With the technology that is already accessible and the technology that is soon to come it is no doubt that it will have a substantial effect on higher education. In an article on the Campus Technology website they examine the exploratory trip of two secondary education students who determine the the academic potential of different tech seen today. This assignment was given to them by their university professor Erica Hamilton who claims that the goal of this assignment is for the students to explore new technology and to start thinking like teachers on how they can be used for educational purposes.
Grand Valley State University’s Technology Showcase provides an immersive environment to interact with an array of emerging technologies.
Hamilton sends her students to a technology showcase room in the new library at Grand Valley State University in Missouri. Libraries across the country are redefining themselves as learning commons and many are adding maker spaces. But Grand Valley has gone a step further, because its showcase provides an immersive environment to interact with an array of emerging technologies ranging from Oculus Rift to Double Robotics’ telepresence robots to 3D printers. By continuously researching and monitoring trends, the showcase focuses on identifying emerging technologies that have potential applications across campus. The article discusses how this space makes a great addition to a library where students can be exposed to a vast amount of knowledge from many different apsects.
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With most courses in college the one thing that usually enhances learning of a particular subject is getting your hands dirty. Meaning, getting hands on experience. For most science courses this not a problem but when students want to examine something that may be too fragile, too valuable, too small, or inaccessible, there wasn’t much of a solution until now. In an article on the website Campus Technology they discuss how St. Cloud State University’s Visualization Lab has added high-precision 3D scanners to its technology portfolio, allowing students and faculty to examine objects that previously were inaccessible.
The Minnesota university chose Artec 3D to provide the 3D scanner hardware and its Studio 10 software, along with a dedicated server, touch-enabled computers, stand-up touchscreen displays, projectors and virtual reality headsets. The technology, which became available at the beginning of the fall 2015 semester, allows St. Cloud to expand its collection of 3D models that can be studied in virtual environments.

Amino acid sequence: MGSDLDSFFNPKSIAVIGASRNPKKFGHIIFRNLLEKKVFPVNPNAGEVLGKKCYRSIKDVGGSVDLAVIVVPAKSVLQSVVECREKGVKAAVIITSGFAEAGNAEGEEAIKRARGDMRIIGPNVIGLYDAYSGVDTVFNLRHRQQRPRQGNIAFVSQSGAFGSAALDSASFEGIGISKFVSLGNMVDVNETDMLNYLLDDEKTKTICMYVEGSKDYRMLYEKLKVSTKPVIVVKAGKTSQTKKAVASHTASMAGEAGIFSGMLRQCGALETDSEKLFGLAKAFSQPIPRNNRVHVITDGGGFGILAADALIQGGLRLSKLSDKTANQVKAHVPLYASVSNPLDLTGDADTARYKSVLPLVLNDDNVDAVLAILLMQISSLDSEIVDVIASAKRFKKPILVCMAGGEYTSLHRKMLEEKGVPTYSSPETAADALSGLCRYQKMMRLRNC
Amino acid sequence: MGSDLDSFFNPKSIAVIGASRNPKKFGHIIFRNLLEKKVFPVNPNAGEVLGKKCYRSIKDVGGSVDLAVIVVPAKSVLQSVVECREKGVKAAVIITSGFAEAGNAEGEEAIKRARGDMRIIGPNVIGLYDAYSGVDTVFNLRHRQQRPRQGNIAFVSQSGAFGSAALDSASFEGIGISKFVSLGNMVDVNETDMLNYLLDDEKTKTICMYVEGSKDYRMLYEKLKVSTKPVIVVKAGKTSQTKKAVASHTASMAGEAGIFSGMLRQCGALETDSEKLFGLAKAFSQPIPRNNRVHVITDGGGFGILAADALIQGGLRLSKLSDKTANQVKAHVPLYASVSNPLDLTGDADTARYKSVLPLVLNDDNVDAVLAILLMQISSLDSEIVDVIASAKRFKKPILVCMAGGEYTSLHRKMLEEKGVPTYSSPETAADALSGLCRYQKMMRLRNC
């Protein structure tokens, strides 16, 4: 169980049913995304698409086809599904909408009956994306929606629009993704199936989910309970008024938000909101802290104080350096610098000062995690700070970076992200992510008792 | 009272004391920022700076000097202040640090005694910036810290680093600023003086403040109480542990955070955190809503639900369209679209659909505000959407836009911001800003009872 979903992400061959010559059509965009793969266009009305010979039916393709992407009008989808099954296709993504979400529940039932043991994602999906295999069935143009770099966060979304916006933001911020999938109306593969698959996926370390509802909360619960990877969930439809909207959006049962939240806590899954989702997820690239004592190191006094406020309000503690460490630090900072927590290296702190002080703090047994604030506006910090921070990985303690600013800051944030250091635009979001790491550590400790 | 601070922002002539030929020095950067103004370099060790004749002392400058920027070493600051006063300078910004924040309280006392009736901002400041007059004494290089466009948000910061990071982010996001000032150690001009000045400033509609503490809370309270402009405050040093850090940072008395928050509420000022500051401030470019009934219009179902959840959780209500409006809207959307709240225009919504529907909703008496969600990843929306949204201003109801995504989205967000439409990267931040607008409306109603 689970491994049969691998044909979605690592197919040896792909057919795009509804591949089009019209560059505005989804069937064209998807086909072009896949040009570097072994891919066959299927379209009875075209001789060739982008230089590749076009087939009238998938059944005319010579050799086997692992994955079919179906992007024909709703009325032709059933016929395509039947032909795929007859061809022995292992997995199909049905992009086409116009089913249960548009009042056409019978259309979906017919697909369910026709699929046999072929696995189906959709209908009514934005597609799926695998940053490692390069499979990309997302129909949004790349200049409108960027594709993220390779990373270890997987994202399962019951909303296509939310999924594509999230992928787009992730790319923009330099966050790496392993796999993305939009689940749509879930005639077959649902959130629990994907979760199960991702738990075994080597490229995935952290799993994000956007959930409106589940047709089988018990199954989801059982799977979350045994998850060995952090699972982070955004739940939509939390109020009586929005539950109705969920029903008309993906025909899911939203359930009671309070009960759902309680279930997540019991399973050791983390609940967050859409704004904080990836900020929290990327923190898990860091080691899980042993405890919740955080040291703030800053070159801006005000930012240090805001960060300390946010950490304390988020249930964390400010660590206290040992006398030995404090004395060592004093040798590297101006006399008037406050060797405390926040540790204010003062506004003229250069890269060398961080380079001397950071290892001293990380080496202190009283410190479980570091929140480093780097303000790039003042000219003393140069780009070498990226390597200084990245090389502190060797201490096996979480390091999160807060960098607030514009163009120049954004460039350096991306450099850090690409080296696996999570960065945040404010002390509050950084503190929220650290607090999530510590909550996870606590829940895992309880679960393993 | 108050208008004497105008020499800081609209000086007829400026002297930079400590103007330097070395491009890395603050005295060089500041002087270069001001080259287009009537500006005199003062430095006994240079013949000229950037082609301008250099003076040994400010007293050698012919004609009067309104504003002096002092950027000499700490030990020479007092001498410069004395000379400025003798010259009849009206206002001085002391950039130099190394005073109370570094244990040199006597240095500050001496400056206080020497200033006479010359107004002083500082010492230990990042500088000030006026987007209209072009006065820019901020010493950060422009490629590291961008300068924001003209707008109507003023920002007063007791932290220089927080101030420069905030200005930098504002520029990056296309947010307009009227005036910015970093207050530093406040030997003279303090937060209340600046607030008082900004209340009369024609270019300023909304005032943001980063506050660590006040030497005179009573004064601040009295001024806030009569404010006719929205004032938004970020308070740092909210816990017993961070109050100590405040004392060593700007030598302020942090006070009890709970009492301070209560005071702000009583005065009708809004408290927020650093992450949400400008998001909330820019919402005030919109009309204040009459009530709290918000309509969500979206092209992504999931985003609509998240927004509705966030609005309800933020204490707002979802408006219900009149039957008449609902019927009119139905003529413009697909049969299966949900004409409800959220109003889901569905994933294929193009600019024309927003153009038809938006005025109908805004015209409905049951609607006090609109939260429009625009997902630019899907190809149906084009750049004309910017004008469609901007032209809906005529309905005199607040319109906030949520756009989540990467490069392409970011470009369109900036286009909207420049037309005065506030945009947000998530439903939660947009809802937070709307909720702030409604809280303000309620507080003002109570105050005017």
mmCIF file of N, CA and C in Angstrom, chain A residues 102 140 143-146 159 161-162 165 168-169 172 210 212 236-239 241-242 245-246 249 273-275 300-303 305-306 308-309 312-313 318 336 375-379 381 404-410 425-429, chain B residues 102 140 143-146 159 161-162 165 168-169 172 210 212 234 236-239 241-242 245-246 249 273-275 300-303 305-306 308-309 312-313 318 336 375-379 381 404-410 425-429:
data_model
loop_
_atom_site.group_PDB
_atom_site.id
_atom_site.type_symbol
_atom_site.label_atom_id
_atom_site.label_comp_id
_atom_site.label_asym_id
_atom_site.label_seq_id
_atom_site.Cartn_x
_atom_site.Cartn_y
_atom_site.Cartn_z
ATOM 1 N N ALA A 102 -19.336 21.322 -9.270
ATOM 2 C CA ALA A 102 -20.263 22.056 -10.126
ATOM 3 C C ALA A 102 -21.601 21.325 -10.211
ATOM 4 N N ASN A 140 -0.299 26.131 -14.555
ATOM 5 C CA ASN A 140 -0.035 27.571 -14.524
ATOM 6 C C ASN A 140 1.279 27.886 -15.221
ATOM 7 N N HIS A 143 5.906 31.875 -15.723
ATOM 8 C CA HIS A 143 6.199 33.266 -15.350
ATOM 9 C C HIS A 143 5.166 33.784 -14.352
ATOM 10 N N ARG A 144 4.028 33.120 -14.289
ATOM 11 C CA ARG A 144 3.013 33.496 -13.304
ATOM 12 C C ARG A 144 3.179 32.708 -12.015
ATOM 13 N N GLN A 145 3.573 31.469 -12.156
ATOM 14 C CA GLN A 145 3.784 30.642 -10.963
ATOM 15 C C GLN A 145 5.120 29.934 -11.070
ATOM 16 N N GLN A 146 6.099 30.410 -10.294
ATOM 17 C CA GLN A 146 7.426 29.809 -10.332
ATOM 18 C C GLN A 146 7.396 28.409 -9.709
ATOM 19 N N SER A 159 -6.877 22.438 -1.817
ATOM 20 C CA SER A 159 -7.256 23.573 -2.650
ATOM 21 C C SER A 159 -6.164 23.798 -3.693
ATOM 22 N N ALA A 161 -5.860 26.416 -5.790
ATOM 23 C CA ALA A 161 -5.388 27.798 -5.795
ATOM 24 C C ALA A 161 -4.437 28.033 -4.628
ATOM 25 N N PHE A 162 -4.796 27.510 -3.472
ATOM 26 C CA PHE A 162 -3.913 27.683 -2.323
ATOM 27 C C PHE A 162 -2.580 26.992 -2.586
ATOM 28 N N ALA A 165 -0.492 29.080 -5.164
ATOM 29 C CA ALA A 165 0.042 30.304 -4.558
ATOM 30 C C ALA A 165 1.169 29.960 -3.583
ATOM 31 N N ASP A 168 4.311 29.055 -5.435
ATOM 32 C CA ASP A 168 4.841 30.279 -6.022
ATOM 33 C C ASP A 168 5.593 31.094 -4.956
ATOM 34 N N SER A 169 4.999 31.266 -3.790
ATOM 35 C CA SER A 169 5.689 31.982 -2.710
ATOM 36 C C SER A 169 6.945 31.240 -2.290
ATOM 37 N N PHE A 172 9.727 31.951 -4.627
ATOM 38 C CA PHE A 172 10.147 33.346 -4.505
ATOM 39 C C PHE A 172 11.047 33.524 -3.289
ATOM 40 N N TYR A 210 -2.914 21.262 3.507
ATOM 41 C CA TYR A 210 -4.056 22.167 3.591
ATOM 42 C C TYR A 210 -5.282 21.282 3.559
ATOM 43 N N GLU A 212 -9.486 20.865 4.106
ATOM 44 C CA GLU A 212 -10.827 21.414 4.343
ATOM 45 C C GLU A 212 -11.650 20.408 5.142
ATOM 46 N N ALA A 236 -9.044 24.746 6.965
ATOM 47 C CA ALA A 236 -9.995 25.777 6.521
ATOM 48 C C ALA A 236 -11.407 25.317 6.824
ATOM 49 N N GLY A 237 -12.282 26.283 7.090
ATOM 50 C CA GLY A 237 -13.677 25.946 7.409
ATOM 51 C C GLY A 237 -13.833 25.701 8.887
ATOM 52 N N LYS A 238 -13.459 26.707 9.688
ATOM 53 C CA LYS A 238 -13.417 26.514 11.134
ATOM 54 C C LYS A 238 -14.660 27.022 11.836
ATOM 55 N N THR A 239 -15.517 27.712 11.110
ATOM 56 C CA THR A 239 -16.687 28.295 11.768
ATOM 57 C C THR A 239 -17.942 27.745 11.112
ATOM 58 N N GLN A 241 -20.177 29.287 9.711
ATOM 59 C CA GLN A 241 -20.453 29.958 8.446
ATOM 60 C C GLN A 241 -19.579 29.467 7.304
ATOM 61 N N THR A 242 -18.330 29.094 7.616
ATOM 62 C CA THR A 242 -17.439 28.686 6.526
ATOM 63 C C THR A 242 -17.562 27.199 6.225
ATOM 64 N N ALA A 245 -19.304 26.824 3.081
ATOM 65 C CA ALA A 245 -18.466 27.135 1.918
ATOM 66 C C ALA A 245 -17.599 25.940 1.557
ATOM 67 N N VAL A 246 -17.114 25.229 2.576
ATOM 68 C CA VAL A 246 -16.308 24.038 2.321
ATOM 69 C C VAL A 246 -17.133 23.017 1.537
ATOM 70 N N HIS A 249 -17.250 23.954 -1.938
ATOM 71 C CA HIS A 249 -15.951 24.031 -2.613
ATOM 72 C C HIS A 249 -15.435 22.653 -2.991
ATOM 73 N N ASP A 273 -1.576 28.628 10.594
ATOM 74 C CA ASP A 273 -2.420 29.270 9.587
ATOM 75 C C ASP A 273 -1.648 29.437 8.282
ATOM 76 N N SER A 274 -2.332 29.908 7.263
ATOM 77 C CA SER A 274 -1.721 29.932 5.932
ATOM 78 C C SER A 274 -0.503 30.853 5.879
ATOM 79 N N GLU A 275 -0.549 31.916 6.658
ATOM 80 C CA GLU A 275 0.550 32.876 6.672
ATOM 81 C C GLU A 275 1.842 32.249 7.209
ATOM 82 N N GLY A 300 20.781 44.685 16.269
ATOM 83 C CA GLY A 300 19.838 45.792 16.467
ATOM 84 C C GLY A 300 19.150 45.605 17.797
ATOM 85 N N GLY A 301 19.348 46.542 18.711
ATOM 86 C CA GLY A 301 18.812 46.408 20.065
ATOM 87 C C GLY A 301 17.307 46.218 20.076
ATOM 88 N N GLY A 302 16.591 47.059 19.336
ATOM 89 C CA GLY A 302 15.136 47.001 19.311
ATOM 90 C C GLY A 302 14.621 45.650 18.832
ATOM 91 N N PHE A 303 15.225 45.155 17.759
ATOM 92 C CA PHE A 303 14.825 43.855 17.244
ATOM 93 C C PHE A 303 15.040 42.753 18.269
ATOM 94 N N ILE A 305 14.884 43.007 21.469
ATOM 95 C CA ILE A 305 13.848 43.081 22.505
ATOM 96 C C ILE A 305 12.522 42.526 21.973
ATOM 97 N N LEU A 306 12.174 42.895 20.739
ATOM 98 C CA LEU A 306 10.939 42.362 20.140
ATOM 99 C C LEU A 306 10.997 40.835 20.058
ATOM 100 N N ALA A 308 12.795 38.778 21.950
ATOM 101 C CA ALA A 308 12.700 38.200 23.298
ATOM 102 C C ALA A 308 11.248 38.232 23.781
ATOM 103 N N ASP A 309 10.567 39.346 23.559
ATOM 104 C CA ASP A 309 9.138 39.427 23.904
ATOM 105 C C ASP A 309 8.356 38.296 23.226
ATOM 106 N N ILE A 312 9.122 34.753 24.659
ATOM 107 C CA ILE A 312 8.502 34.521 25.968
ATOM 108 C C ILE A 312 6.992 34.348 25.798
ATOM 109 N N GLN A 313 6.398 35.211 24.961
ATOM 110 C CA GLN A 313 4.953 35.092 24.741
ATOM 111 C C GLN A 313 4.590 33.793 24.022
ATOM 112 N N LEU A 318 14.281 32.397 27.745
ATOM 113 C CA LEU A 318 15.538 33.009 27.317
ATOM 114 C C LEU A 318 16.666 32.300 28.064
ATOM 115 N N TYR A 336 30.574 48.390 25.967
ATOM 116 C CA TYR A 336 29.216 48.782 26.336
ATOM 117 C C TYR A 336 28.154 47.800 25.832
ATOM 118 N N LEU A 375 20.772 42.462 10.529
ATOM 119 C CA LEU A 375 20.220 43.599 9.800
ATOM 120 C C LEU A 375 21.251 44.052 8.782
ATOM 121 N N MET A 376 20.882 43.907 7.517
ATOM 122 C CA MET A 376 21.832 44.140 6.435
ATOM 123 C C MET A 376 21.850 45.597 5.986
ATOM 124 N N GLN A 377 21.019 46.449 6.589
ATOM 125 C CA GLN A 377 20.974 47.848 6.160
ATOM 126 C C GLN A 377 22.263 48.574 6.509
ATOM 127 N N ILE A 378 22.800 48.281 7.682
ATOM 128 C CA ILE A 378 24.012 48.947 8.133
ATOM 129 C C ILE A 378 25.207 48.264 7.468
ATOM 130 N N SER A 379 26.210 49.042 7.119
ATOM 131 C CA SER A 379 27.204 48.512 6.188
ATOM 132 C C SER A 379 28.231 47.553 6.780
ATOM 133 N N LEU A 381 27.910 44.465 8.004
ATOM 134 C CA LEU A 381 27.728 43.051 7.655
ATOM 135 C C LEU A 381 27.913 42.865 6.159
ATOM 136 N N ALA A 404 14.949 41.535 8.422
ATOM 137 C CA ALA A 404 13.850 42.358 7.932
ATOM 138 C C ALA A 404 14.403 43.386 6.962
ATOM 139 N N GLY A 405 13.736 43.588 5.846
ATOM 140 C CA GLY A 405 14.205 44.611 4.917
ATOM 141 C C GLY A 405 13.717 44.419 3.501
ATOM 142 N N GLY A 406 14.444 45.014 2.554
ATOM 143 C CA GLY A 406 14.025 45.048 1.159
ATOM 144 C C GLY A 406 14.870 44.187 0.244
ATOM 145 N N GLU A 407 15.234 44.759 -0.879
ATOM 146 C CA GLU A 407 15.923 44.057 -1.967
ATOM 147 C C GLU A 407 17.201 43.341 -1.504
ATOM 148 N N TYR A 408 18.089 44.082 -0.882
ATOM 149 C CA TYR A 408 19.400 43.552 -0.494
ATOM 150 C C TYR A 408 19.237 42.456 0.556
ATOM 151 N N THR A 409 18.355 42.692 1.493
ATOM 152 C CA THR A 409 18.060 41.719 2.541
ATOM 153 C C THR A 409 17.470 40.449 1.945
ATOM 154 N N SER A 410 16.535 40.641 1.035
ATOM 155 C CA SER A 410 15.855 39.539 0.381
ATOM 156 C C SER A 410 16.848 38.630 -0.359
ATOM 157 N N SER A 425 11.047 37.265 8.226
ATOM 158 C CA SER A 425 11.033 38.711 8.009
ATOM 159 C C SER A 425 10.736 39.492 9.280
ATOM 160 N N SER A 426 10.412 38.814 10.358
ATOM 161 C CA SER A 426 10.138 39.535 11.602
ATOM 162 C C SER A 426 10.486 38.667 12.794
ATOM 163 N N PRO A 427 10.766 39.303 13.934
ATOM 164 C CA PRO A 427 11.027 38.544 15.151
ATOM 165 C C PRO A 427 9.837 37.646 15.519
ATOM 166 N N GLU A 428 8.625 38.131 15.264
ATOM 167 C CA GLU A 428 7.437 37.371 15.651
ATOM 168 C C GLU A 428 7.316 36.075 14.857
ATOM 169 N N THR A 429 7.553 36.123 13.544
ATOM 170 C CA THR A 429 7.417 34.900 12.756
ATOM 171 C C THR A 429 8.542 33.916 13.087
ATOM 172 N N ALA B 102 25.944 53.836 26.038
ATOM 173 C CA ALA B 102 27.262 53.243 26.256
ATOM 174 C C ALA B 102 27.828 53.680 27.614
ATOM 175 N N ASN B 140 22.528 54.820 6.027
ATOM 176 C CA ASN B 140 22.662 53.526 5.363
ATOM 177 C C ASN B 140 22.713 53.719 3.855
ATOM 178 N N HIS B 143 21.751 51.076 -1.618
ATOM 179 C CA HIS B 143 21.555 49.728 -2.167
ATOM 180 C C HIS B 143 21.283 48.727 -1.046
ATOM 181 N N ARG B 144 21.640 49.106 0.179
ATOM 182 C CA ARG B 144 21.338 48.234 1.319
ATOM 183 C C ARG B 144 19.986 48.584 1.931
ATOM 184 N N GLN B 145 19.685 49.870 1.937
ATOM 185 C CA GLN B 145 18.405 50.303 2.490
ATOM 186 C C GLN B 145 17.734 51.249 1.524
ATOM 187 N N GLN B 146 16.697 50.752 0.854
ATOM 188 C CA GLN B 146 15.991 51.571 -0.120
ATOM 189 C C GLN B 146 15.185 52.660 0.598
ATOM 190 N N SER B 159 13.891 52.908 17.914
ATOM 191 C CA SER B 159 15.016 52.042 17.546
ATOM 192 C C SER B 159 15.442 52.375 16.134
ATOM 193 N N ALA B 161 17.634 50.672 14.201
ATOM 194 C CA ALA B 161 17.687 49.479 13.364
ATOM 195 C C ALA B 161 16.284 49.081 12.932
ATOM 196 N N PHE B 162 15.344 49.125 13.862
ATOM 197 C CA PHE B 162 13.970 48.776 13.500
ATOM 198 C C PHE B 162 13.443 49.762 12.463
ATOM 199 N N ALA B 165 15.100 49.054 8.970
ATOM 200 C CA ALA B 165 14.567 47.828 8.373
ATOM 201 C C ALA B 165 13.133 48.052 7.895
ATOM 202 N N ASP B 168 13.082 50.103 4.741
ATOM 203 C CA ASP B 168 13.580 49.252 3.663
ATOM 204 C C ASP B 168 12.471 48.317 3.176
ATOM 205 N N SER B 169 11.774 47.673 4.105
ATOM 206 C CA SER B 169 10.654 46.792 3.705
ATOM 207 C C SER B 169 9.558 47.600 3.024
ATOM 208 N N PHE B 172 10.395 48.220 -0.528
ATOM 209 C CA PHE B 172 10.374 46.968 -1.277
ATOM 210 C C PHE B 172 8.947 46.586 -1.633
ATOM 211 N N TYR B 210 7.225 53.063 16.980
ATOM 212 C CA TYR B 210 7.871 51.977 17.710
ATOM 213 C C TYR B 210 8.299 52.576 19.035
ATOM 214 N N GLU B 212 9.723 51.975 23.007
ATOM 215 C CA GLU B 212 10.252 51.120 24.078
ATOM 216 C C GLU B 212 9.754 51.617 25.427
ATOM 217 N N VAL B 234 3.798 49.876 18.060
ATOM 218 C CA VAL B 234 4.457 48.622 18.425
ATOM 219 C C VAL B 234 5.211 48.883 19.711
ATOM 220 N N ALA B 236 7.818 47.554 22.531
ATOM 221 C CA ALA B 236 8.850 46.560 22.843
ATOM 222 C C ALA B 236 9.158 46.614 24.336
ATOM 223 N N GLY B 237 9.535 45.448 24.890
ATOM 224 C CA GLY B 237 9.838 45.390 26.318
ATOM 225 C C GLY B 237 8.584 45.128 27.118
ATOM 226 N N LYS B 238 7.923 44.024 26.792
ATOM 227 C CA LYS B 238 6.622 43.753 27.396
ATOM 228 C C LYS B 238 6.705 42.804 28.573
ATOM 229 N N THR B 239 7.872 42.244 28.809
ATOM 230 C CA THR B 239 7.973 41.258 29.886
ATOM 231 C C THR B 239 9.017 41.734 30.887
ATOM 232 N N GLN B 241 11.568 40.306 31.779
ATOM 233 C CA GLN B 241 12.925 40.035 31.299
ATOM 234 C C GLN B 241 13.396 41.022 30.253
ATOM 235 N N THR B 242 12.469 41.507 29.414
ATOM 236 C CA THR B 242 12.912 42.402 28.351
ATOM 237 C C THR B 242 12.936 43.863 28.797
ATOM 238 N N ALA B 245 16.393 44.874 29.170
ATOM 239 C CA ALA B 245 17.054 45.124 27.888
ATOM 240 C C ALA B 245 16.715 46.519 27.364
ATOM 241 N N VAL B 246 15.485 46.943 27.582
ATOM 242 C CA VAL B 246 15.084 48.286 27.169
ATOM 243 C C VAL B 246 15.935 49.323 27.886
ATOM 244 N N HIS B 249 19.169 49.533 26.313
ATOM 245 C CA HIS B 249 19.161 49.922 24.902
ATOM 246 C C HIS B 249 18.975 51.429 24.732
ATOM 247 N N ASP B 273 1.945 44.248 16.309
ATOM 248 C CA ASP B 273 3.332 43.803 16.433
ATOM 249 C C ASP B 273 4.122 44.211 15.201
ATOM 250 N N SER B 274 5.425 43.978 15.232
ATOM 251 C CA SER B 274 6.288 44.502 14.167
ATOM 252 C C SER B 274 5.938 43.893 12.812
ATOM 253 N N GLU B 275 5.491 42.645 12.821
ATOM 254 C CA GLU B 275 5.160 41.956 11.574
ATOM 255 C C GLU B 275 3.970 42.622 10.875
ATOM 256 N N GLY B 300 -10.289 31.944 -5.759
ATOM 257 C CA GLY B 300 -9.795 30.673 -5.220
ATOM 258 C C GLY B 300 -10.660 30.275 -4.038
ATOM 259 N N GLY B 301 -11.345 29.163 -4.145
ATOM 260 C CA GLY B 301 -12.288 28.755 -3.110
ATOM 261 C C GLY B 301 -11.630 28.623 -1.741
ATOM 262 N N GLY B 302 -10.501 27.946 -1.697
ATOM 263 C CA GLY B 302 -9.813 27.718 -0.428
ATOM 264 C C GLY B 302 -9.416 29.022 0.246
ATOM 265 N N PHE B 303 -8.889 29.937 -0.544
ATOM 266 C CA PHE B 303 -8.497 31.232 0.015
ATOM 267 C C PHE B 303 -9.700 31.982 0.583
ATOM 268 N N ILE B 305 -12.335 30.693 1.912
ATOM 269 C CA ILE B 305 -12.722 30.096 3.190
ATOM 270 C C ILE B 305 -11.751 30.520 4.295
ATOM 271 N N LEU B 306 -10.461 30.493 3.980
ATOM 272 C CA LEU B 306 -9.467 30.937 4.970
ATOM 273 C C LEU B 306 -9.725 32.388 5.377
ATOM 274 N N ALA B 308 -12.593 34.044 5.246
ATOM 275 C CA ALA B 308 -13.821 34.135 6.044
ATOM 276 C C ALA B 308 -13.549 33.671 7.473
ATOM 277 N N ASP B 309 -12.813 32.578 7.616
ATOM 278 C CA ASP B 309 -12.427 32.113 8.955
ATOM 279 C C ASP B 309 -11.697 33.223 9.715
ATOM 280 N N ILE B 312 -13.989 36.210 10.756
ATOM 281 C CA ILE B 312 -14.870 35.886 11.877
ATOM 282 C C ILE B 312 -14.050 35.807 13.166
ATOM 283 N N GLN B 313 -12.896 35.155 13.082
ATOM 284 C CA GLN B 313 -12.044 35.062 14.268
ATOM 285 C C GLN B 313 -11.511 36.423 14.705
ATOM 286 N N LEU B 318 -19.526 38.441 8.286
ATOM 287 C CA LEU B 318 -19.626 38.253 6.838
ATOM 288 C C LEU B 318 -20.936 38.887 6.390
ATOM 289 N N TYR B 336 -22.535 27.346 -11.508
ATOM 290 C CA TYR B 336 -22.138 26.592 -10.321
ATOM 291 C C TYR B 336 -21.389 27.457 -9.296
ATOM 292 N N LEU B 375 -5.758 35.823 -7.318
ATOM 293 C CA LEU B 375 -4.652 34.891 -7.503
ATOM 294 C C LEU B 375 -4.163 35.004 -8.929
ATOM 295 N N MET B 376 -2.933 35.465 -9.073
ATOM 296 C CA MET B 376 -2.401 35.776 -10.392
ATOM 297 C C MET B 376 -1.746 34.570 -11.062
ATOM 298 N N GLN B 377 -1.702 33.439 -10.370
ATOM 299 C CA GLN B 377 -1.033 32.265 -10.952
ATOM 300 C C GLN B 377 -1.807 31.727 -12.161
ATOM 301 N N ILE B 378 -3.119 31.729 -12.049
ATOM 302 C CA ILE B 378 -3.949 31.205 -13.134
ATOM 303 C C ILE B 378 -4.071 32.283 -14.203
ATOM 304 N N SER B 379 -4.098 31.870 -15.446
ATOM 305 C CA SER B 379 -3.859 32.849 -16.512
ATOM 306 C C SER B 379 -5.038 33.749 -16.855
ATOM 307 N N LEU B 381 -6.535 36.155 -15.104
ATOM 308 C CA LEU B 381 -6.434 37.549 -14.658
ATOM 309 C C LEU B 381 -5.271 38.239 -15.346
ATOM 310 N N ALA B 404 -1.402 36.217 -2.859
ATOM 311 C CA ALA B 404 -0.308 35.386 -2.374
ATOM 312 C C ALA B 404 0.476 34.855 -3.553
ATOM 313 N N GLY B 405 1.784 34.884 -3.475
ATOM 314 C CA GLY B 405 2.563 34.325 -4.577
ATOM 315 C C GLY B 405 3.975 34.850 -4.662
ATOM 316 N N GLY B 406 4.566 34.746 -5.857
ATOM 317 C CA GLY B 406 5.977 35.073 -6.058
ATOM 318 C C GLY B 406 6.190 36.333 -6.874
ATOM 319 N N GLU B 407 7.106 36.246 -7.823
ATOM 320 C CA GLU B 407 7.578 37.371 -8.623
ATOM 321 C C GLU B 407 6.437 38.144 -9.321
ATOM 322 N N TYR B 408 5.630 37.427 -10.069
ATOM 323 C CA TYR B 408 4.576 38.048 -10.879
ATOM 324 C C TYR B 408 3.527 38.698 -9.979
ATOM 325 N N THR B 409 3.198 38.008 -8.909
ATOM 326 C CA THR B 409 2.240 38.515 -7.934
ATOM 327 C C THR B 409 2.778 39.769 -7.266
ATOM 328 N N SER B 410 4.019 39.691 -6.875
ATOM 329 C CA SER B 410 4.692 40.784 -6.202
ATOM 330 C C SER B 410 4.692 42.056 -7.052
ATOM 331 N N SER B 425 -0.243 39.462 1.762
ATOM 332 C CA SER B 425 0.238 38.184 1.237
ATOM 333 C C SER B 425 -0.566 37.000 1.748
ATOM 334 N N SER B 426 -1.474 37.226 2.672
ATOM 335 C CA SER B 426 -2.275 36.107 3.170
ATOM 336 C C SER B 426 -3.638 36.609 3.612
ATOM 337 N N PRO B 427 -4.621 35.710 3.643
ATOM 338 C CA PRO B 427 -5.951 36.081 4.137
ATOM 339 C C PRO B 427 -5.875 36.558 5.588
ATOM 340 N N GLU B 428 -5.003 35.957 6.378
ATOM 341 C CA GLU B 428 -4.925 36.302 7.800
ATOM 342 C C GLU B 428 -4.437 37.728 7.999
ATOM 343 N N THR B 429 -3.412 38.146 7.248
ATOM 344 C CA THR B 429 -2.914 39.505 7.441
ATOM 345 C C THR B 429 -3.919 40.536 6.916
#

Through the Visualization Lab’s Interactive Skull Museum portfolio, biology students now can examine the department’s wide collection of cow, deer, fox, bobcat and even human skulls — specimens that often are quite delicate and cannot be handled easily. Using the 3D scanners, students have been able to create virtual objects that can be turned, shared and explored without concerns about damaging them. The tools will also allow students to create 3D models of microscopic organisms like algae that can be viewed using virtual reality tools.
St. Cloud’s Visualization Lab, located in the school’s Integrated Science and Engineering Laboratory Facility, allows faculty and students access to technology that can be used in a wide variety of cross-disciplinary projects that give students hands-on experience.
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Bruce Hay, a biology teacher at the California Institute of Technology, has recently come up with a way to integrate more participation into his classroom and, as a result, seen an increase in the average grades of his students.
He started using an app called SKIES (Su-Kam Intelligent Education Systems) that allows students to create an interconnected web of knowledge about a topic that a professor is teaching. Hay states that “if you don’t have participation, then you’re not getting any feedback on what students are learning…It’s just a half an hour monologue without really knowing that you’re getting through to anyone.” He also explains that it is important that the students become more interactive instead of a passive audience.
Instructors and students are able to post class materials that are linked together, becoming a “class tree” (Credit: Campus Technology)
Anyone can use the app – university students and professors, or K-12 students and teachers. The material that students can post on SKIES can range from text, pictures, drawings, audio clips, links or videos. This also lets students learn from each other rather than just the teacher being the sole source of knowledge in the class.
While Hay is lecturing in his classroom, you will be able to see yellow bubbles pop up on the powerpoint he is presenting behind him. Those bubbles are the questions and comments that students are leaving on the app. Students are also able to thumbs up or thumbs down slides; green slides will have a thumbs up, while red slides have a thumbs down. Hay will be able to see which slides students were able to grasp versus which might have been confusing. Some instructors worry, however, that students who post things onto the app during a live lecture will become distracted. Some professors then ask that the students post only after the lecture, as students already seem to be multitasking enough during class.
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